Listening to the radio now, as I do quite often, I never would have imagined the difficulties that plagued it in the past. Although not yet around to experience early radio listening first hand, I have read enough to understand just how close one would have had to have been to the speaker. In fact, headphones were generally required. It was here at Columbia University during his undergraduate study that Armstrong made his first momentous discovery, the regenerative circuit, eliminating the need for headphones and providing the foundation of many radio receivers that followed.
In 1906, Lee de Forest created the "audion," an early vacuum tube. He had added a third element, the grid, to the Edison-Fleming diode. Subsequently, in 1912, he accidentally connected the output circuit of one audion to its own input circuit and obtained a loud howling sound,which he later identified as regeneration. But instead of attempting to understand this hissing or howling sound, he tried to abolish it. A modern day example of this phenomenon results when a microphone is placed too close to its accompanying speaker, resulting in an uncomfortable noise (feedback).
When Armstrong began experimenting with the audion, he took numerous measurements in order to figure out how this tube functioned, eventually devising a circuit that would operate as a powerful amplifier of incoming radio waves (E. H. Armstrong drawing above on left). He figured out that if part of the plates output current was fed back to the grid in a controlled manner, the incoming signals were remarkably strengthened . In addition, he discovered that when feedback was increased sufficiently the circuit could be used as a transmitter by generating high frequency oscillations, a required element for radio communications (E. H. Armstrong drawing below).
Armstrong’s invention led to a nearly twenty-year legal battle over patent rights. Between 1914 and 1934, he and de Forest fought in court both individually and through the corporations (Westinghouse Electric and American Telephone and Telegraph, respectively) who had purchased rights to their patents. Long and complicated, the battle began when de Forest sat in the audience listening to one of Armstrong’s lectures on the transmitting and receiving properties of his regenerative circuit. Although de Forest had given lectures in 1913 on the qualities of his audion invention, he never claimed it retained any of the capacities that Armstrong had discovered. de Forest went on to submit a claim to the same invention in 1914, but the courts upheld Armstrong as the patent owner for the next ten years. It ended in 1934 when the Supreme Court decided in de Forest’s favor.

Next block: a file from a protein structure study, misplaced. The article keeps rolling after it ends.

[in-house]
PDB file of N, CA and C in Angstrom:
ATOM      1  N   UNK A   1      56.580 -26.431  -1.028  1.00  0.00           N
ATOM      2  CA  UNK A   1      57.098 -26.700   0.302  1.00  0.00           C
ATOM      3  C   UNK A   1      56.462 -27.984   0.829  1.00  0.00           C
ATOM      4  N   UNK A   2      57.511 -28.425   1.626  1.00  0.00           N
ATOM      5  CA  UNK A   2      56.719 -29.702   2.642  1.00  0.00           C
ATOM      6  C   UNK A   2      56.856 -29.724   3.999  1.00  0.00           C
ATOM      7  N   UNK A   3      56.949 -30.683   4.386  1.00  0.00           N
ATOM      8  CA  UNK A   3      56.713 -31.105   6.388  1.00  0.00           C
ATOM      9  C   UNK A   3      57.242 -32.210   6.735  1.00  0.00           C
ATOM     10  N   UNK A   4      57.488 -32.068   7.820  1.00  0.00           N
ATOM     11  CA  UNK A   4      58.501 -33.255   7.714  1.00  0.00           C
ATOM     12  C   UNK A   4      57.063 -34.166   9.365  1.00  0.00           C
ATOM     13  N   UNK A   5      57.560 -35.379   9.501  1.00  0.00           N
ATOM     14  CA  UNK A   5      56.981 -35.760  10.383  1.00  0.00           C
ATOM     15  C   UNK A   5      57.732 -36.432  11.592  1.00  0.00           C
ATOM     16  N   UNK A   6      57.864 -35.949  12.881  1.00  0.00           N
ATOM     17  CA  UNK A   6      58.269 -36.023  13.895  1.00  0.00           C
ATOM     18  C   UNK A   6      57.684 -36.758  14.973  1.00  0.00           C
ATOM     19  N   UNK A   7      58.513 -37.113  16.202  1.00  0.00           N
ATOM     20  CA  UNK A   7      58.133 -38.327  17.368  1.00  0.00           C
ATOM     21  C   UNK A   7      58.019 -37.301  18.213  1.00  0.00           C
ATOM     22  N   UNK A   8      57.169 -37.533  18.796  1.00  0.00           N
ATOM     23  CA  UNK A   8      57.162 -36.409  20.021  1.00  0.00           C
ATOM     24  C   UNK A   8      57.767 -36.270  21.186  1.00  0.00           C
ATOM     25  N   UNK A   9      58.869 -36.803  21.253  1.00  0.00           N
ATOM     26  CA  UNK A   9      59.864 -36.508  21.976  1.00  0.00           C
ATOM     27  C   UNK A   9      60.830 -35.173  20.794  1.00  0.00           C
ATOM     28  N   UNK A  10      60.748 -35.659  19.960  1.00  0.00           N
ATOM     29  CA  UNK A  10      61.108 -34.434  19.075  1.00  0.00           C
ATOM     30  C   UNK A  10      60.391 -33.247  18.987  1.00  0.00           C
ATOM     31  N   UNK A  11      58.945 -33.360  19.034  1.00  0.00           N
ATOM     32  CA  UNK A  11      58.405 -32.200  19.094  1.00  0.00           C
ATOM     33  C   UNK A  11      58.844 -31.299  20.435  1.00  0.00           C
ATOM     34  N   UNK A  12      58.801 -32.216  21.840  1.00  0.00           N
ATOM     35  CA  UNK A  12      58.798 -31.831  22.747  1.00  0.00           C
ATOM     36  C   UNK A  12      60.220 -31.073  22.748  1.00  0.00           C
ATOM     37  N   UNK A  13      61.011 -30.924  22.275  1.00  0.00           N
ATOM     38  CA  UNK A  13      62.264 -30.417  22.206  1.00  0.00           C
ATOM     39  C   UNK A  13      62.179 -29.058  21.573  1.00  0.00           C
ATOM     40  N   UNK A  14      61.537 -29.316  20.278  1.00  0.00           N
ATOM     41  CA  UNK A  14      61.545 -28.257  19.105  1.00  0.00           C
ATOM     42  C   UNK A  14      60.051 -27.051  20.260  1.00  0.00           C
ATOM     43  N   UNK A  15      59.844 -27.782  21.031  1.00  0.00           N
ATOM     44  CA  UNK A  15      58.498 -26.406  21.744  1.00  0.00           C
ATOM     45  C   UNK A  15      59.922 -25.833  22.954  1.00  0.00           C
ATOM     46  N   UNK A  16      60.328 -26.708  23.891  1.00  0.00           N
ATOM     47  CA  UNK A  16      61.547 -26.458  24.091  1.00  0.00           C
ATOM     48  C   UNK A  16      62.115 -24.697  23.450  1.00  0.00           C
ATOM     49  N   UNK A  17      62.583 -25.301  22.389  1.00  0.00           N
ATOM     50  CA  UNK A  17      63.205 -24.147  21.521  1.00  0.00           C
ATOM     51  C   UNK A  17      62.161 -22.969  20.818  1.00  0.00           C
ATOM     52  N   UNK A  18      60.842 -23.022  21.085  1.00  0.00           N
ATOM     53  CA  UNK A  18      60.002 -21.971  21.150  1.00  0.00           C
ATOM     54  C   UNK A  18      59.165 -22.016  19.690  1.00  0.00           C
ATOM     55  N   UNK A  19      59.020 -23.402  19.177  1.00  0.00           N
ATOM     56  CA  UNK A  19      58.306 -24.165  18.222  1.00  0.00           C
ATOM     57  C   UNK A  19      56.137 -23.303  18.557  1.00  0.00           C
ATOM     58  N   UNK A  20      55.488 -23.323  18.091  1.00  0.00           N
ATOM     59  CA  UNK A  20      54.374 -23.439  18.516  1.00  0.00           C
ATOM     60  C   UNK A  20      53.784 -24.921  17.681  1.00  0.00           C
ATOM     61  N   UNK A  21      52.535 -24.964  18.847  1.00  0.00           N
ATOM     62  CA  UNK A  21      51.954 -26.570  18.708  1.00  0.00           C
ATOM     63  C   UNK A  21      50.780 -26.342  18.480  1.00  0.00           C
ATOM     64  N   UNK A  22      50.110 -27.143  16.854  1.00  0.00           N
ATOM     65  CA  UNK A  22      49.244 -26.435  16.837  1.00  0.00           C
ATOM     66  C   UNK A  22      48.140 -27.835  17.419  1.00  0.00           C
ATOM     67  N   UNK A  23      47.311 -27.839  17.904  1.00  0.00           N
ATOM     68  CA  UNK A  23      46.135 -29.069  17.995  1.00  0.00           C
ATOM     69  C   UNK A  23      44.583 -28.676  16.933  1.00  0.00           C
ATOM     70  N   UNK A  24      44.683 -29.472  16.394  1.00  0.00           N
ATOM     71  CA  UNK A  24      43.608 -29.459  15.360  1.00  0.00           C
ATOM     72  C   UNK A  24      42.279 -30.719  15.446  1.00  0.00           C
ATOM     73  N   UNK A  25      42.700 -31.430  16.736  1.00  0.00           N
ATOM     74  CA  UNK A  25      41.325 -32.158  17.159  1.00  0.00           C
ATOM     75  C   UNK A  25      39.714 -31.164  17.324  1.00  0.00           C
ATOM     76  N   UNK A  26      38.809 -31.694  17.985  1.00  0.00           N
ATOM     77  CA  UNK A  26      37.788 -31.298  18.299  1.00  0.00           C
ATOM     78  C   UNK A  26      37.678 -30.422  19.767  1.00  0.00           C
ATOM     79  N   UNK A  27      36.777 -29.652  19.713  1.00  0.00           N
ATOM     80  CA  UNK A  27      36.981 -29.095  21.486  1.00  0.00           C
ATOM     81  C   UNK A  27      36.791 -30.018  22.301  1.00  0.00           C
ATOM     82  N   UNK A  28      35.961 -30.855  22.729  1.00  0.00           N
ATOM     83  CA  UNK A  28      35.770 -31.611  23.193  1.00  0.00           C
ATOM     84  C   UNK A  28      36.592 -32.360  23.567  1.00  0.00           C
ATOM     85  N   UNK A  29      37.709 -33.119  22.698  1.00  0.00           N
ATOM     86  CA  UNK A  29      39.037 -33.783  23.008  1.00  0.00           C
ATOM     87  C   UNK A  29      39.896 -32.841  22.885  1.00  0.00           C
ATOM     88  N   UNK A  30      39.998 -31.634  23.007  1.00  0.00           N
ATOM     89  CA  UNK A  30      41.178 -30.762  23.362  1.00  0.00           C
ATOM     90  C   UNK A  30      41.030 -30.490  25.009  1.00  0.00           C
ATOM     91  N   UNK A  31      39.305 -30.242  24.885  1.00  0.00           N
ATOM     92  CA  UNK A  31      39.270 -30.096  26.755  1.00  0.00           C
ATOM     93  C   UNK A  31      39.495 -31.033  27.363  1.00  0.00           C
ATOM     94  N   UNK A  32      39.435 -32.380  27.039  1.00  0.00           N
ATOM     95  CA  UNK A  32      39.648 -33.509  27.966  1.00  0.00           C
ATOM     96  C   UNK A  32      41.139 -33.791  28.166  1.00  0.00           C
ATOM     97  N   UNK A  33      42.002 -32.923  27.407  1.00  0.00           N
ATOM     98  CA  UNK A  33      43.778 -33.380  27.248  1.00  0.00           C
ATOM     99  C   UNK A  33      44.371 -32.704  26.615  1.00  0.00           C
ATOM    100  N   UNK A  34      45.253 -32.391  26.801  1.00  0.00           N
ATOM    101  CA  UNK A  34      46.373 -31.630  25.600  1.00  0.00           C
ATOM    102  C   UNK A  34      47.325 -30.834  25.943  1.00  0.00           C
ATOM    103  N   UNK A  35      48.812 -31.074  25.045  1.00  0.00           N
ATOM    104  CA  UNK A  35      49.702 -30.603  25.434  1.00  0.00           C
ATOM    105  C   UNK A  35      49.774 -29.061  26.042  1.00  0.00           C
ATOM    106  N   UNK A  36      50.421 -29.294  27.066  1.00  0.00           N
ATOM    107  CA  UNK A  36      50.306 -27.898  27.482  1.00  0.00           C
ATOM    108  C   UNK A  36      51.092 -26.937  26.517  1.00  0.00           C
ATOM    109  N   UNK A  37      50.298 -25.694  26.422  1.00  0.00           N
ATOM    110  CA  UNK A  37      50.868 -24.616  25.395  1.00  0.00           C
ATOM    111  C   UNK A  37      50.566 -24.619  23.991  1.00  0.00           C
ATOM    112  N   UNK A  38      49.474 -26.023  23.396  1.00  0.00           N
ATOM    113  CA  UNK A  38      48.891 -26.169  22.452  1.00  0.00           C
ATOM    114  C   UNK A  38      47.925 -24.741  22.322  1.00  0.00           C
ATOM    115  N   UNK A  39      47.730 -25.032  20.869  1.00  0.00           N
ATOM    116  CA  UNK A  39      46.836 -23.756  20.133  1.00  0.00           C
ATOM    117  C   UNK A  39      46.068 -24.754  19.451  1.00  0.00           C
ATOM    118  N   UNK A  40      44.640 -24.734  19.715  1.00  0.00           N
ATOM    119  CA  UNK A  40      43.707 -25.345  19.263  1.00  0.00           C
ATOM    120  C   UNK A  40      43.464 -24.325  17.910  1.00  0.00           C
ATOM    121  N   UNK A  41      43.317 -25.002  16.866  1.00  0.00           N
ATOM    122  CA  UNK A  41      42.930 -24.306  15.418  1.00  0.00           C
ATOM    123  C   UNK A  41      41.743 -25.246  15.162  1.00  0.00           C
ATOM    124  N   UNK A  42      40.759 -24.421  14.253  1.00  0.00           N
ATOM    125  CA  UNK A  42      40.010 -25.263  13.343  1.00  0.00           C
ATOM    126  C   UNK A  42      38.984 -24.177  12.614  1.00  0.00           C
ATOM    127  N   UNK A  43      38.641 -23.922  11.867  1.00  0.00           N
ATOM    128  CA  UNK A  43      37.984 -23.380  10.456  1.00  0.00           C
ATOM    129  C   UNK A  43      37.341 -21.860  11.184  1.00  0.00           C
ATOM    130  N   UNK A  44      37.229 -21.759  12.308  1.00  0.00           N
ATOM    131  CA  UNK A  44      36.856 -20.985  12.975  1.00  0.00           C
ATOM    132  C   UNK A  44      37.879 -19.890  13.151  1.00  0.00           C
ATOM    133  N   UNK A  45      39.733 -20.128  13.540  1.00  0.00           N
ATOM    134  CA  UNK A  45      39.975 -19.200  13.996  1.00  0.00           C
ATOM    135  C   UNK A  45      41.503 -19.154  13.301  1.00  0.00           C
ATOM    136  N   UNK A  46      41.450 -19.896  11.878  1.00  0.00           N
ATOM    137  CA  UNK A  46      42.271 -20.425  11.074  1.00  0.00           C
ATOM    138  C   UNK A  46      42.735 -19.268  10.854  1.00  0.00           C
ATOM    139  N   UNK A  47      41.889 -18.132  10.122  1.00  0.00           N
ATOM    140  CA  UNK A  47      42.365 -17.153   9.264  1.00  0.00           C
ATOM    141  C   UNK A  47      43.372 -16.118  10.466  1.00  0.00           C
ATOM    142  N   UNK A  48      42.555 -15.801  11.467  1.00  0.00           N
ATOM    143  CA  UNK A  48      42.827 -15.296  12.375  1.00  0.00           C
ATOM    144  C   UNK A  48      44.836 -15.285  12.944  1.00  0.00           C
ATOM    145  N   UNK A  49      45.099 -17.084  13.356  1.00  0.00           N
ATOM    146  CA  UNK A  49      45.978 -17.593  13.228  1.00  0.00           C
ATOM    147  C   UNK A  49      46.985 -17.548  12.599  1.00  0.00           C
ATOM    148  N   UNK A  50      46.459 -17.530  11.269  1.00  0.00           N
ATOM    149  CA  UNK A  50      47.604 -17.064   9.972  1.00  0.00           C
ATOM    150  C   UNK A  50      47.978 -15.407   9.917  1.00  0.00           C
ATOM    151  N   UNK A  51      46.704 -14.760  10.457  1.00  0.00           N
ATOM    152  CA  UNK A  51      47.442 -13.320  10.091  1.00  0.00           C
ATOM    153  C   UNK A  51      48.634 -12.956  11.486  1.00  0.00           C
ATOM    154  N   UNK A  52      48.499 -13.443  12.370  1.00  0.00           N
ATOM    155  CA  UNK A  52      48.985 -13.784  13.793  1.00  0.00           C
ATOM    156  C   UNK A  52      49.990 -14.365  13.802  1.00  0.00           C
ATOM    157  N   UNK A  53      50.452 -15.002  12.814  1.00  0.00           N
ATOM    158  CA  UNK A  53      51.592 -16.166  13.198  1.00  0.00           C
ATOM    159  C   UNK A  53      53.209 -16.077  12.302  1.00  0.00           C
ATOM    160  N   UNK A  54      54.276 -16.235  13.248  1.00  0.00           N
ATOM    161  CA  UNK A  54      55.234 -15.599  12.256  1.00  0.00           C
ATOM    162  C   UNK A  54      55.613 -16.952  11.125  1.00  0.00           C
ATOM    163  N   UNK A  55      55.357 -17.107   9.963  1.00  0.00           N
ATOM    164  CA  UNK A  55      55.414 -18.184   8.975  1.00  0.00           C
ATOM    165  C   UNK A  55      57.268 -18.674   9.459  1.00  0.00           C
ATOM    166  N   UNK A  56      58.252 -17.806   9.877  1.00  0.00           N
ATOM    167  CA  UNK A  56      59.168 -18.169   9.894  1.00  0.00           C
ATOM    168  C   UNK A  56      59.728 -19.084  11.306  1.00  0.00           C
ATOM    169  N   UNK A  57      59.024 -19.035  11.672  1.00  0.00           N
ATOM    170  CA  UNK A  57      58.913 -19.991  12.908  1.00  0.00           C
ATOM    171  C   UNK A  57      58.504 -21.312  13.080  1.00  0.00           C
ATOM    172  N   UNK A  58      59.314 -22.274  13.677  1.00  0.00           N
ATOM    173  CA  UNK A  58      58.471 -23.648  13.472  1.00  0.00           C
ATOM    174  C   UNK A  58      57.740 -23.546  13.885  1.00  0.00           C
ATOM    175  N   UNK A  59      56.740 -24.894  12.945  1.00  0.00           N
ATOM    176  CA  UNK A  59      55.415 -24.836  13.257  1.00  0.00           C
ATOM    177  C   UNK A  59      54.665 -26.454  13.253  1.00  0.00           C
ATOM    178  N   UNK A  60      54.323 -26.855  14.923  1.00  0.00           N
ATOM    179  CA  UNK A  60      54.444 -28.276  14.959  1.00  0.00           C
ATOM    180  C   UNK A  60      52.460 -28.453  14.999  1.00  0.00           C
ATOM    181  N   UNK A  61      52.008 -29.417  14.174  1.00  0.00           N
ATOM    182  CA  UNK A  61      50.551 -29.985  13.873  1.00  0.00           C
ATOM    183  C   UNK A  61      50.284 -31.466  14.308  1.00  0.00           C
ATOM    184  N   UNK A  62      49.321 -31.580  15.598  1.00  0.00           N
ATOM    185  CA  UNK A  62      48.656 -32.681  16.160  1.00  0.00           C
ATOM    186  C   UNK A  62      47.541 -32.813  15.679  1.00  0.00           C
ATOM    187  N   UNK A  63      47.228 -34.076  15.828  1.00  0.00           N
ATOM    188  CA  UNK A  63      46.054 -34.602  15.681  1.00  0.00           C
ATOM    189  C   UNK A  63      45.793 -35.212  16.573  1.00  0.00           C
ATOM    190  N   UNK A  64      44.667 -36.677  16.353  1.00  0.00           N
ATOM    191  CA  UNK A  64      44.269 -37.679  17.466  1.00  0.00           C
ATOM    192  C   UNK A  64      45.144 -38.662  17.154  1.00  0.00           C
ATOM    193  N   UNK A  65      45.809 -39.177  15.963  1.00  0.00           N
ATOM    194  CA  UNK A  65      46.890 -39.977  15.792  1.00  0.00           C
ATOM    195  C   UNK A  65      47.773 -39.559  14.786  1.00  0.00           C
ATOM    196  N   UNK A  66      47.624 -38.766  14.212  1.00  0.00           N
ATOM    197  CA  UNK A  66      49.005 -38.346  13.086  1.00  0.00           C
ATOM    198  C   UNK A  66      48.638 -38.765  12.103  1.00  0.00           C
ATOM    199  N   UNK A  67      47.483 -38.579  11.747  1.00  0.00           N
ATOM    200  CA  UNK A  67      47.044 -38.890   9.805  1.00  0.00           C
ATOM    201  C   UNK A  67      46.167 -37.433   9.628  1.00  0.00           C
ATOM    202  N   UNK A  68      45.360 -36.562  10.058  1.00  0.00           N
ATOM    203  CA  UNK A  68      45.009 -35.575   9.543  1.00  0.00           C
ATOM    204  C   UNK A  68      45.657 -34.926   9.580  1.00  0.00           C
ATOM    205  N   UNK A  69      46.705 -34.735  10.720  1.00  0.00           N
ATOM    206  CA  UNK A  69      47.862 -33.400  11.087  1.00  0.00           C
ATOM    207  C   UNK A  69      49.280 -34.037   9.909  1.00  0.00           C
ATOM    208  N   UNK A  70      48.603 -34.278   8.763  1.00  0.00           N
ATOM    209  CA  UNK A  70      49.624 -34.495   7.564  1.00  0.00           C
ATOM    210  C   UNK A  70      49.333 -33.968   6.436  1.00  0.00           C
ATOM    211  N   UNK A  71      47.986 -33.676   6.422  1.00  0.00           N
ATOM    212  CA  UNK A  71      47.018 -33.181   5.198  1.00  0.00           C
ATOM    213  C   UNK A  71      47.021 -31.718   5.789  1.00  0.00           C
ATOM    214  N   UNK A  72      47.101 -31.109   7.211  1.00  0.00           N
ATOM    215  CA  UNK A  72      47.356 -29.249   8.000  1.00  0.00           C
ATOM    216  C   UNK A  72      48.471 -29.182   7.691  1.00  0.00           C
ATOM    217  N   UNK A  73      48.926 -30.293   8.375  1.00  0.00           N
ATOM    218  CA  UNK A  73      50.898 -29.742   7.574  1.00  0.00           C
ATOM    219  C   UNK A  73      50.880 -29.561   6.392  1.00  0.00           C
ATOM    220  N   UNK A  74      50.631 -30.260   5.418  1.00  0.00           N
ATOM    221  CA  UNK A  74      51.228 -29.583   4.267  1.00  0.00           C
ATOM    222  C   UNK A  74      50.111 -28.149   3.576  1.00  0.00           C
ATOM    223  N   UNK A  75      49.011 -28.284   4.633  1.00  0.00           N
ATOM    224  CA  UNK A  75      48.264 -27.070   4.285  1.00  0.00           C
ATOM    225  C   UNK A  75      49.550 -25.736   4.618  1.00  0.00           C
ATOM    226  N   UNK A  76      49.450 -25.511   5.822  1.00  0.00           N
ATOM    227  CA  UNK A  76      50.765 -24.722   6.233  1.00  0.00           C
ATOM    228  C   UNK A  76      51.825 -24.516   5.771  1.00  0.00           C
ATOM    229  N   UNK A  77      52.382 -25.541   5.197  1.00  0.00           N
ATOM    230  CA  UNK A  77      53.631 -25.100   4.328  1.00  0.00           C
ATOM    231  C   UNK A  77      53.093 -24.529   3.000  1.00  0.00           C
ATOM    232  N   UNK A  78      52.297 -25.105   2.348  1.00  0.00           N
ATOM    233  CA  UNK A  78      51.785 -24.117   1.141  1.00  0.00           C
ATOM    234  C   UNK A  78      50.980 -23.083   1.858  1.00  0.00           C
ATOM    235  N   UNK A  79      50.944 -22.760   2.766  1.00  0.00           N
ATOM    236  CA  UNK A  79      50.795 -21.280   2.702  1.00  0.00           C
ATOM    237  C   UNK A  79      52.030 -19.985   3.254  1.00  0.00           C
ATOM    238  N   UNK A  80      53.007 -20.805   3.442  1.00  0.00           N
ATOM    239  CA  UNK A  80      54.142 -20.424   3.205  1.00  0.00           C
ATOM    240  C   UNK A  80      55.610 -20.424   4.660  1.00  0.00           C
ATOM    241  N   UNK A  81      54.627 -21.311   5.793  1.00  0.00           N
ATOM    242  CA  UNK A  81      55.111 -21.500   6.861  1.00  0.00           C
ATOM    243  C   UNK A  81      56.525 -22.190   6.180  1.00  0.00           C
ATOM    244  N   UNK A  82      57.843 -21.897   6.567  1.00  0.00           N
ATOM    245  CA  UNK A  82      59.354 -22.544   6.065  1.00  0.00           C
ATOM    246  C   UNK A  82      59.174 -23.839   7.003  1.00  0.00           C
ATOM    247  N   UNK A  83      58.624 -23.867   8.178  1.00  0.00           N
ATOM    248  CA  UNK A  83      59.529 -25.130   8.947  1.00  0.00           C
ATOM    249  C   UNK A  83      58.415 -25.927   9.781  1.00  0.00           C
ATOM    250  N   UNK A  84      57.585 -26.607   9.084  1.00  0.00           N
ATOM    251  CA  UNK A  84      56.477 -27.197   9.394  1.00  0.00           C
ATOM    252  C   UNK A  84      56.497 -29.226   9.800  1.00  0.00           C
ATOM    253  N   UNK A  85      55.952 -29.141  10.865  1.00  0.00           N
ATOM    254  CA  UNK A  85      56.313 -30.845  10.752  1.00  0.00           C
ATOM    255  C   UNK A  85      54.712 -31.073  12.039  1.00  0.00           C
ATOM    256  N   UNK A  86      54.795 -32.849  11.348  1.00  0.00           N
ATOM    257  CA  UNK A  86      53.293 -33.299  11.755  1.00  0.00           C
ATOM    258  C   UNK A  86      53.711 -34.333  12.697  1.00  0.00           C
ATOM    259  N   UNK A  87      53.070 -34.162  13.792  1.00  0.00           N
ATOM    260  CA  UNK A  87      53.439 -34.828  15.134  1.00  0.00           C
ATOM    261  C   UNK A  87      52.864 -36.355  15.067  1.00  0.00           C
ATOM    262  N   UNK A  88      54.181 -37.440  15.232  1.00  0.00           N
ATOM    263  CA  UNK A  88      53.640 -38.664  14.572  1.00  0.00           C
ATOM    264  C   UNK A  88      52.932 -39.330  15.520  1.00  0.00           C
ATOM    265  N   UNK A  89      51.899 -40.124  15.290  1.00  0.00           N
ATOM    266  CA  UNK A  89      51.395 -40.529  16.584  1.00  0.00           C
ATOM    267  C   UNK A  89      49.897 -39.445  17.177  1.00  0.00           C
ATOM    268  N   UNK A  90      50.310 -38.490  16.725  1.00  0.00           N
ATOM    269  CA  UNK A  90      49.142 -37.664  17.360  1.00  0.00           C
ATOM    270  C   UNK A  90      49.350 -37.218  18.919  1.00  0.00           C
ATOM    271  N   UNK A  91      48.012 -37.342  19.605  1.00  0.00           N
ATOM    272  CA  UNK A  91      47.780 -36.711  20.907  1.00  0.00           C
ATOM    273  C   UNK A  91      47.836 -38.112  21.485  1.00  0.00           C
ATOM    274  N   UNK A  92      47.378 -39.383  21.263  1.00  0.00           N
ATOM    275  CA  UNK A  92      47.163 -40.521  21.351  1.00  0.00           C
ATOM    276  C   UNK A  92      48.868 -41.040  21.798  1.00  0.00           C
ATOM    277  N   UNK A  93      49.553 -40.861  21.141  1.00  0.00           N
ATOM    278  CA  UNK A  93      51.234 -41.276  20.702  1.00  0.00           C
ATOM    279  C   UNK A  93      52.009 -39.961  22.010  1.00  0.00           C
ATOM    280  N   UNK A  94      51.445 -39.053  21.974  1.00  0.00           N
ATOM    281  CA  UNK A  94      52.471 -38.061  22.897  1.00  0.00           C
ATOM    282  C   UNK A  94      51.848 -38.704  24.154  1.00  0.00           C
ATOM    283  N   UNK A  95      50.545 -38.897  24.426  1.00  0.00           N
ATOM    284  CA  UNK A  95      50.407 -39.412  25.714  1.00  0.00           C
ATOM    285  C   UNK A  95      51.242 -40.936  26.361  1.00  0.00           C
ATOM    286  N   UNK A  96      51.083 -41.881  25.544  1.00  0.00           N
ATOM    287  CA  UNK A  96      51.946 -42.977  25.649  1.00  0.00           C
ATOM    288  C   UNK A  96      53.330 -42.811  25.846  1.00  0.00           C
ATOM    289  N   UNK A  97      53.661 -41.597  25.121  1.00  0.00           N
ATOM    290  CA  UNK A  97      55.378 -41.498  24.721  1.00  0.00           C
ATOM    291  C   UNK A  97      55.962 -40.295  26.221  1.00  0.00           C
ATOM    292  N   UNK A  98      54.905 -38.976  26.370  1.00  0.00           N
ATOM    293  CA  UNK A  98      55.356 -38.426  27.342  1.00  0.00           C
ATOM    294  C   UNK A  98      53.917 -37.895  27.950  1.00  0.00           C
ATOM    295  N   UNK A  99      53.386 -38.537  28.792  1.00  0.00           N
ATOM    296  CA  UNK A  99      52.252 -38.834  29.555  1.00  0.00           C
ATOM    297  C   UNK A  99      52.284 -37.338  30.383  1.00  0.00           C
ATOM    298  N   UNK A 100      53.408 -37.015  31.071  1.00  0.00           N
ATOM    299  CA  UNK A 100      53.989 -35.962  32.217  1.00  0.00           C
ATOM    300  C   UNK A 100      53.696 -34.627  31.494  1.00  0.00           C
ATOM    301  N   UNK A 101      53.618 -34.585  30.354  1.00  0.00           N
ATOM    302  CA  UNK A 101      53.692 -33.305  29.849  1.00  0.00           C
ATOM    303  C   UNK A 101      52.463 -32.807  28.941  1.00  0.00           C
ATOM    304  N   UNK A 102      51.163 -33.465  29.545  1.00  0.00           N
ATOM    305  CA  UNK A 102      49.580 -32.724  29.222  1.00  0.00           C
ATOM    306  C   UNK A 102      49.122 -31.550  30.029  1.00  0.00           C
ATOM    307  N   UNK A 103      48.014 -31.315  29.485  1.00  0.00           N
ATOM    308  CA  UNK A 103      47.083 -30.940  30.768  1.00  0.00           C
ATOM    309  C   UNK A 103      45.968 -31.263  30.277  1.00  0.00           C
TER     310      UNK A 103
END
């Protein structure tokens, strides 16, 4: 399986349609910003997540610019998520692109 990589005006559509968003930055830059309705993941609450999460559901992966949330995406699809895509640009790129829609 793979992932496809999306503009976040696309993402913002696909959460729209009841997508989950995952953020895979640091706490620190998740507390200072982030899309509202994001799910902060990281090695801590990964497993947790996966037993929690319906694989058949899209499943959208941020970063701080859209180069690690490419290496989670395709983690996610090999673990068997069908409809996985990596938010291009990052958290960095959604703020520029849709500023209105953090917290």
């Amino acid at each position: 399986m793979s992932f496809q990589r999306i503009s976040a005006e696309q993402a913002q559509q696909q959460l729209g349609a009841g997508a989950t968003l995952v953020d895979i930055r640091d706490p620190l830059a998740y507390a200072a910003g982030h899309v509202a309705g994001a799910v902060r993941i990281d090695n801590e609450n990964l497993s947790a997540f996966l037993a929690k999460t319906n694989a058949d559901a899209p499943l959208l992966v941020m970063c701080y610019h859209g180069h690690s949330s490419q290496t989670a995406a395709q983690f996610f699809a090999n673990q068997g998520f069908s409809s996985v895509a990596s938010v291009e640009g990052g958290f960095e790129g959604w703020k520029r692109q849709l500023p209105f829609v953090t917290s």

Regardless of the Supreme Court’s decision, the engineering community still recognizes Armstrong as the rightful inventor and has given him multiple awards for it. In 1917, the Institute of Radio Engineers (IRE) awarded him their Medal of Honor and in 1942, the American Institute of Electrical Engineers (AIEE) awarded him the Edison Medal, the highest award of the Institute (In 1963, the IRE and the AIEE merged to form the IEEE (Institute of Electrical and Electronics Engineers). These prestigious awards still stand today.
The original early drawings seen here, along with extensive litigation files, can be found within the Edwin H. Armstrong collection.